A temporary shortage of cement following a fault at the country’s largest cement factory gave some shopkeepers who had stocks the opportunity to raise cement prices and push the profit margin into the upper atmosphere.
A 50kg bag that should sell for between US$12,50 and US$13 suddenly was on sale for well over US$20. Some of those stocks had even been bought from reputable dealers at normal prices, not to use but for resale.This made the shortage even worse.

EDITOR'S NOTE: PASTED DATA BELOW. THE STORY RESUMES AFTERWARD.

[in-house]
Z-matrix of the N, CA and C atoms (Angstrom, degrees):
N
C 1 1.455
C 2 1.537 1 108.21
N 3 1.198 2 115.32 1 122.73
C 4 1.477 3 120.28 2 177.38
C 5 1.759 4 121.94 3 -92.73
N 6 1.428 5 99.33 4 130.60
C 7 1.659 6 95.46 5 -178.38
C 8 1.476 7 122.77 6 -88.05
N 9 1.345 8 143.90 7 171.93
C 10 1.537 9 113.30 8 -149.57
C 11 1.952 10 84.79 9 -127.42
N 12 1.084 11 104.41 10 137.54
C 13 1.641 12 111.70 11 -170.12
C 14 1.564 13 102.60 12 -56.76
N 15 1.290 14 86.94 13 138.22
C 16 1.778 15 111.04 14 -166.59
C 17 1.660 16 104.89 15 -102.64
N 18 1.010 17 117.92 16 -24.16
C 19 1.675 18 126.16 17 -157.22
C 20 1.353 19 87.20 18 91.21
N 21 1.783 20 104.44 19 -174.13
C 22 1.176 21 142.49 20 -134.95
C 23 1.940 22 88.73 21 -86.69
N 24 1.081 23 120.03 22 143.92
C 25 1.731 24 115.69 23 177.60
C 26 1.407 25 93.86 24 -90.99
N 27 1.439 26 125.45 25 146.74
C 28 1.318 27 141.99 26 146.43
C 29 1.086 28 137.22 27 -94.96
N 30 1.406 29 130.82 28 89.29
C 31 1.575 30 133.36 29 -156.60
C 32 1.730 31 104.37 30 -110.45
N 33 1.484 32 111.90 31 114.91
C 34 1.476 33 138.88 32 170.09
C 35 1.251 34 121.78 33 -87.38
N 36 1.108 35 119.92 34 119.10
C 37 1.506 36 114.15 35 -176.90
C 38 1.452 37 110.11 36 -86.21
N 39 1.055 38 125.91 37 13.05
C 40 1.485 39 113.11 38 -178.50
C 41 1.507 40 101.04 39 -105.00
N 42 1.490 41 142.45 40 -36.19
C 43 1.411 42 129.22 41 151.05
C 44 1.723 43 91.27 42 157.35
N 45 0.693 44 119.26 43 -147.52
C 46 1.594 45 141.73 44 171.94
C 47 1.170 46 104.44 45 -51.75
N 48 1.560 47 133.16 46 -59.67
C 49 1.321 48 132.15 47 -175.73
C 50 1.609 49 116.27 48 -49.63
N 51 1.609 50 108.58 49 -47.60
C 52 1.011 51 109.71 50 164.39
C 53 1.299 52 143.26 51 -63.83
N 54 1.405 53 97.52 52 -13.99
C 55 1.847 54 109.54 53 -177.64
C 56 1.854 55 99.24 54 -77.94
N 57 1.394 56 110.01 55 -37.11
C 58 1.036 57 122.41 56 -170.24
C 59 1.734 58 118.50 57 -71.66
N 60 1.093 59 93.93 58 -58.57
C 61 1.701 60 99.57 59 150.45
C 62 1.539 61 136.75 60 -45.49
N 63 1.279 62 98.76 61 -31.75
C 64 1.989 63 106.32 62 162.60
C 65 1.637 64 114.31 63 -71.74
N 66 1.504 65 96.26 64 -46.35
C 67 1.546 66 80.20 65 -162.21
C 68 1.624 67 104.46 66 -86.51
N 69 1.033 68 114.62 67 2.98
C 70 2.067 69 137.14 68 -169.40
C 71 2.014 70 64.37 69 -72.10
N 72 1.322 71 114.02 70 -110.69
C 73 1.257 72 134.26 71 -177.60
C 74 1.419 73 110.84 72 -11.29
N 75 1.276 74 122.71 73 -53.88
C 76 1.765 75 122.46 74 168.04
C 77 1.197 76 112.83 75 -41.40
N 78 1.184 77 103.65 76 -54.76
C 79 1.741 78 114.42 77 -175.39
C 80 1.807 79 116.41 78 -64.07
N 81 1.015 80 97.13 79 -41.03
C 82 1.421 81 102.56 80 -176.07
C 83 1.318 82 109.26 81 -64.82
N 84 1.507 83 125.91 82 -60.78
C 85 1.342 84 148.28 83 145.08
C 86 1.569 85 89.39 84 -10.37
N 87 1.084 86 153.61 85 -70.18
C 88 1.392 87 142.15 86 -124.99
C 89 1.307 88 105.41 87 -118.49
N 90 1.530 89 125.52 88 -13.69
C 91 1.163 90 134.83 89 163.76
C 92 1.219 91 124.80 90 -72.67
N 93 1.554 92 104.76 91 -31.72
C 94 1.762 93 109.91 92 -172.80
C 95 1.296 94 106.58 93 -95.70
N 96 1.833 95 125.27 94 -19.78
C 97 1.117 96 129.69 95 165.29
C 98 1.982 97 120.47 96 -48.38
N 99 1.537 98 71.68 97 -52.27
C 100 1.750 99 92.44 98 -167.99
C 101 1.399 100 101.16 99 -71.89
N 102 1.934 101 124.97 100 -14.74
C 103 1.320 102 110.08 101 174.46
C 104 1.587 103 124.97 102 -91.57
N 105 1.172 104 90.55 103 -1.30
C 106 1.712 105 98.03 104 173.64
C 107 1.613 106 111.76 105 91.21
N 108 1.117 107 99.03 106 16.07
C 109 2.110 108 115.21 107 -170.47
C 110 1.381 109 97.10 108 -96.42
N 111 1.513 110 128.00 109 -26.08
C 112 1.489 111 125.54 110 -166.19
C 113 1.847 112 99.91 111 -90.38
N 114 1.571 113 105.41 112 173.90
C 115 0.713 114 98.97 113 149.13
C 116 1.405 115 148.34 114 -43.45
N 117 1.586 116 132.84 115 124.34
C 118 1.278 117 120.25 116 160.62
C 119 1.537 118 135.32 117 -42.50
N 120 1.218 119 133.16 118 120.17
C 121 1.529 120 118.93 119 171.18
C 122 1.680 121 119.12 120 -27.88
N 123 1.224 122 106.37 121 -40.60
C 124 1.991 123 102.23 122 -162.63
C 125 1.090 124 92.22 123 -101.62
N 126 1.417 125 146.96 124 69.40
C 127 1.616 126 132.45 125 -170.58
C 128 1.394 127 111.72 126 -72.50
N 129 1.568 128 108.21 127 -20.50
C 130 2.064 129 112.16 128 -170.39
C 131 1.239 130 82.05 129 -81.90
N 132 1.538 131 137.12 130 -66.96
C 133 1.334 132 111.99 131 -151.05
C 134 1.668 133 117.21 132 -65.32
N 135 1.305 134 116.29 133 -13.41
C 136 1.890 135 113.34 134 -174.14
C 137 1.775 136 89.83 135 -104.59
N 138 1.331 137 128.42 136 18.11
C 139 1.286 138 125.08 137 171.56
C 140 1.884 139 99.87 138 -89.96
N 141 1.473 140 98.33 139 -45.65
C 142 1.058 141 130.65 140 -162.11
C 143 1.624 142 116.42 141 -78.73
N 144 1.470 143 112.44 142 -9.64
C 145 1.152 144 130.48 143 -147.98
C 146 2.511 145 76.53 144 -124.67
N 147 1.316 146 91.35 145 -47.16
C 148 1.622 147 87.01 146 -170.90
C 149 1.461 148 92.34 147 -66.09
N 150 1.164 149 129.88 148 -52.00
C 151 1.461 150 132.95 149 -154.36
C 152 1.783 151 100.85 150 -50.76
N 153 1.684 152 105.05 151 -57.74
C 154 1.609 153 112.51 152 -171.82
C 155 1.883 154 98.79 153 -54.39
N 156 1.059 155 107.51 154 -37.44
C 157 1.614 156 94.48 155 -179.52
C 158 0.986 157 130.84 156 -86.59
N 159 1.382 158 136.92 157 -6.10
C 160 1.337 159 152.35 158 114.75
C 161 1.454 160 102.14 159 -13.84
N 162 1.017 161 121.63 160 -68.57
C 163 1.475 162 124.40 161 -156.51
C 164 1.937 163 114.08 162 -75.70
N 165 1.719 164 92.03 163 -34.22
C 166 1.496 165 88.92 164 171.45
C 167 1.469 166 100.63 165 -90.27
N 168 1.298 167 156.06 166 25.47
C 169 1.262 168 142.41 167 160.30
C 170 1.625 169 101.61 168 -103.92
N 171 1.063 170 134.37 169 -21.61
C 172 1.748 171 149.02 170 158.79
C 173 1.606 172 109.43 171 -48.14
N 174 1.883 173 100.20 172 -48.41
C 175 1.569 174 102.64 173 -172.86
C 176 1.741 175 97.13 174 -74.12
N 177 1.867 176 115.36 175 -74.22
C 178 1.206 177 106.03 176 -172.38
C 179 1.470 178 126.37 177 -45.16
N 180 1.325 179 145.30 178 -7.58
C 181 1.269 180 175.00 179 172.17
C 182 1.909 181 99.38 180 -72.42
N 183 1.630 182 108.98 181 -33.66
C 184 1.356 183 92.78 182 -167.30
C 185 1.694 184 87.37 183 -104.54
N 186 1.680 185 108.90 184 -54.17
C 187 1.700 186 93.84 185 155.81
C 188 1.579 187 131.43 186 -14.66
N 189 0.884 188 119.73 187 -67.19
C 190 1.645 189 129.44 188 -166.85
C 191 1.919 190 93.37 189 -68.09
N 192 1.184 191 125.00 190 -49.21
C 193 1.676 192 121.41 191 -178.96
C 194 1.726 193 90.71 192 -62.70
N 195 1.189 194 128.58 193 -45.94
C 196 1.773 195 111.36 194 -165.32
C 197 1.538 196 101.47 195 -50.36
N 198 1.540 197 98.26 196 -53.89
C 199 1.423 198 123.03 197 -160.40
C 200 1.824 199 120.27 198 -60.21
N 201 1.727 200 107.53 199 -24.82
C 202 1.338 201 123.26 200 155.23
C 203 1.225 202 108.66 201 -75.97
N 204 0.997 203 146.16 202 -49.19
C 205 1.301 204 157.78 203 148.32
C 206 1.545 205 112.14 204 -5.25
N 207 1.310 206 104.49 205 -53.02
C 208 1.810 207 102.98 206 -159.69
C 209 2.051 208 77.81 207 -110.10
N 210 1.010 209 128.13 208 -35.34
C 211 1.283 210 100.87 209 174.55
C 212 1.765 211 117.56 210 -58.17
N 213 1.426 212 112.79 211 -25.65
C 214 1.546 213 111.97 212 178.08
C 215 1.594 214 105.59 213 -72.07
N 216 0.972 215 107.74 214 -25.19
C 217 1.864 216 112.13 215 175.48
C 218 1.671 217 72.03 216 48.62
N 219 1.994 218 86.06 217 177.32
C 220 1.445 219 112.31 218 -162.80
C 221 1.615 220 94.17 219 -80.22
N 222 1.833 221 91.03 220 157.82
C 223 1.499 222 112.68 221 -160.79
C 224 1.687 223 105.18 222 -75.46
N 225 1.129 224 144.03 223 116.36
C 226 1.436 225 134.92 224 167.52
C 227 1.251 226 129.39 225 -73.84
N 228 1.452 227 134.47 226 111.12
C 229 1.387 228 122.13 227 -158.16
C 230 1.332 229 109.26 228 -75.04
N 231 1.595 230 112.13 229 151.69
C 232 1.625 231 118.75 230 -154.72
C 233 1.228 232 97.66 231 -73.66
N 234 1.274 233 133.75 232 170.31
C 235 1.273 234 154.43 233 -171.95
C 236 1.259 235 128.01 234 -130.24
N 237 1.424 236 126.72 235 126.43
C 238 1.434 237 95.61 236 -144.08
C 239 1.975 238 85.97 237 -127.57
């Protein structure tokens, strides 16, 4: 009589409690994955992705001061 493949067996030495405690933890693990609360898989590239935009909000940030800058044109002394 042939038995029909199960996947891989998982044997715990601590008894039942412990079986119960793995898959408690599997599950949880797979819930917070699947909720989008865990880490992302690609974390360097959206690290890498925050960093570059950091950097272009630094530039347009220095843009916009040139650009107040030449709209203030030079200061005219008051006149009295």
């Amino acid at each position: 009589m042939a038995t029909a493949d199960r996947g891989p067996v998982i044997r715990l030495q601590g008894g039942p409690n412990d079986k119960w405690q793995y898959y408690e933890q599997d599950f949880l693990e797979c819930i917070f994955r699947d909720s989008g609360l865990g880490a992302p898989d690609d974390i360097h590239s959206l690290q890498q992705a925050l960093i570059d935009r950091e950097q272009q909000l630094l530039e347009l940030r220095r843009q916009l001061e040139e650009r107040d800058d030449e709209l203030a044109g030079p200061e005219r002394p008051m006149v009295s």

Many retailers sensibly organised cement imports, but thanks to the duty imposed at Chirundu and the extra cost of transport this made the cement price more expensive than local cement made in Harare. Local press report that decision to import might have been, in retrospect, a bad business call, but some of those who made it should be considered honest.
Lafarge is now making more than 1000tpd of cement, having brought its factory back into production, so the pent up demand for a reasonably-priced product will soon be satisfied.
Zimbabweans have been told that because of the currency reforms, the country simply does not have permanent product shortages any more. If the local supplier cannot cope, cement can easily be imported.